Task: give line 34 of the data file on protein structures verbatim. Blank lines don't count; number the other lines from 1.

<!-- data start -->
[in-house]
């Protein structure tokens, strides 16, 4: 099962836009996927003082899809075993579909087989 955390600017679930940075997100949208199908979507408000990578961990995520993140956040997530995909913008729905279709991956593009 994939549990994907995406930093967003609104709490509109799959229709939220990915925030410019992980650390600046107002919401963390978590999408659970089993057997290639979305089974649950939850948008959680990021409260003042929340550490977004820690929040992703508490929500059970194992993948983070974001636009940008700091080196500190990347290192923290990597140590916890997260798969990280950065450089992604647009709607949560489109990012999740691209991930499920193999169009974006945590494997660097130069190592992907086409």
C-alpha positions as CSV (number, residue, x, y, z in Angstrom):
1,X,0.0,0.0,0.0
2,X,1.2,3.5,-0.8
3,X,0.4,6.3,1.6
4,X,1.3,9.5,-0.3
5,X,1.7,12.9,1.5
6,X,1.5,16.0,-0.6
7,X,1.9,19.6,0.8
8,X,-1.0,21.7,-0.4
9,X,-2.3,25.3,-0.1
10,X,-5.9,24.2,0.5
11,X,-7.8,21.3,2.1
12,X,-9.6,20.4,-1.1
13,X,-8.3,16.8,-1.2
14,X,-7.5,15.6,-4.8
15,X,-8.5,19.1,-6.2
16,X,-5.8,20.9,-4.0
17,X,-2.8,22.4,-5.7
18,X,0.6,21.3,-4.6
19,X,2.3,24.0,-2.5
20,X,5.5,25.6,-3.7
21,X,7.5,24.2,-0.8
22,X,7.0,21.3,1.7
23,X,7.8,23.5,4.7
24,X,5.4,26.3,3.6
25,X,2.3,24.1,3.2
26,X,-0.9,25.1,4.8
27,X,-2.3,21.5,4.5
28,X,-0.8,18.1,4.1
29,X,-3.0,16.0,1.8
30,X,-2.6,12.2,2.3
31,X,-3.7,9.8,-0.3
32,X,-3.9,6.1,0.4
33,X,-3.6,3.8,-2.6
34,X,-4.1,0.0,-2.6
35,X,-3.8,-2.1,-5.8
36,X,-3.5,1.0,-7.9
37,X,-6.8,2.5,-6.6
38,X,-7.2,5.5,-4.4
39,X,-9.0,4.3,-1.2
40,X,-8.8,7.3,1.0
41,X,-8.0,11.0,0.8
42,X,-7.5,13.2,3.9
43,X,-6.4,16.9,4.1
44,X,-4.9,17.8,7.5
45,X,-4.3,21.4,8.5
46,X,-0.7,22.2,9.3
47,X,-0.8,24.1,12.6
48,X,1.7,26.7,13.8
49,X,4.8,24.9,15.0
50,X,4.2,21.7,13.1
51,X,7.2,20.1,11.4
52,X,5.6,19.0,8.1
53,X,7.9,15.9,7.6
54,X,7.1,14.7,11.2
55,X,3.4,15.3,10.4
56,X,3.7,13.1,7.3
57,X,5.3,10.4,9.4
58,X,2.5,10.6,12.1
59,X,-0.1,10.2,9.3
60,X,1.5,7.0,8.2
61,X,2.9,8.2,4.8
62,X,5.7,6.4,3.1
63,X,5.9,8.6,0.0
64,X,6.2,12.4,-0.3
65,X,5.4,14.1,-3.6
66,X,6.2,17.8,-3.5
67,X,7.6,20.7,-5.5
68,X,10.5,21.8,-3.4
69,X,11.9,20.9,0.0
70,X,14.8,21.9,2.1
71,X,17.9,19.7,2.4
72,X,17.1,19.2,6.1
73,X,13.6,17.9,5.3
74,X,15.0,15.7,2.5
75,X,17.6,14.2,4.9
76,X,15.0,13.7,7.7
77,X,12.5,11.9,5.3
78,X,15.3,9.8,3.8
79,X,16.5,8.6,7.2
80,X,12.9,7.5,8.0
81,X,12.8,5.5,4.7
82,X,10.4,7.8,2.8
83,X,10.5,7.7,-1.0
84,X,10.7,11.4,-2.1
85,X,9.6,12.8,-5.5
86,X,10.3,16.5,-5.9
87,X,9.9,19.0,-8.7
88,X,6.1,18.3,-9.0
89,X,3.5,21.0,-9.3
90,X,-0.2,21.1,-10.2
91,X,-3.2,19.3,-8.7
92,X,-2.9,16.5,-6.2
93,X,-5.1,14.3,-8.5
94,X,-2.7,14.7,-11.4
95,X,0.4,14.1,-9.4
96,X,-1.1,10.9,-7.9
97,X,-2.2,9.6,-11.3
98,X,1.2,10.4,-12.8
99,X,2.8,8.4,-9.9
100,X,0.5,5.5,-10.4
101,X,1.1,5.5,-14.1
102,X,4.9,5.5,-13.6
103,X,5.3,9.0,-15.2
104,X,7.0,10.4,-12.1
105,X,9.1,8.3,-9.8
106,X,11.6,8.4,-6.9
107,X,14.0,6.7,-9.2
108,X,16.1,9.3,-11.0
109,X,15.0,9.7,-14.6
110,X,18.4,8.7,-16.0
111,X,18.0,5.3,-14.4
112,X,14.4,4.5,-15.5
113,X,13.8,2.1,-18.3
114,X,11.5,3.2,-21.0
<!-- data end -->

31,X,-3.7,9.8,-0.3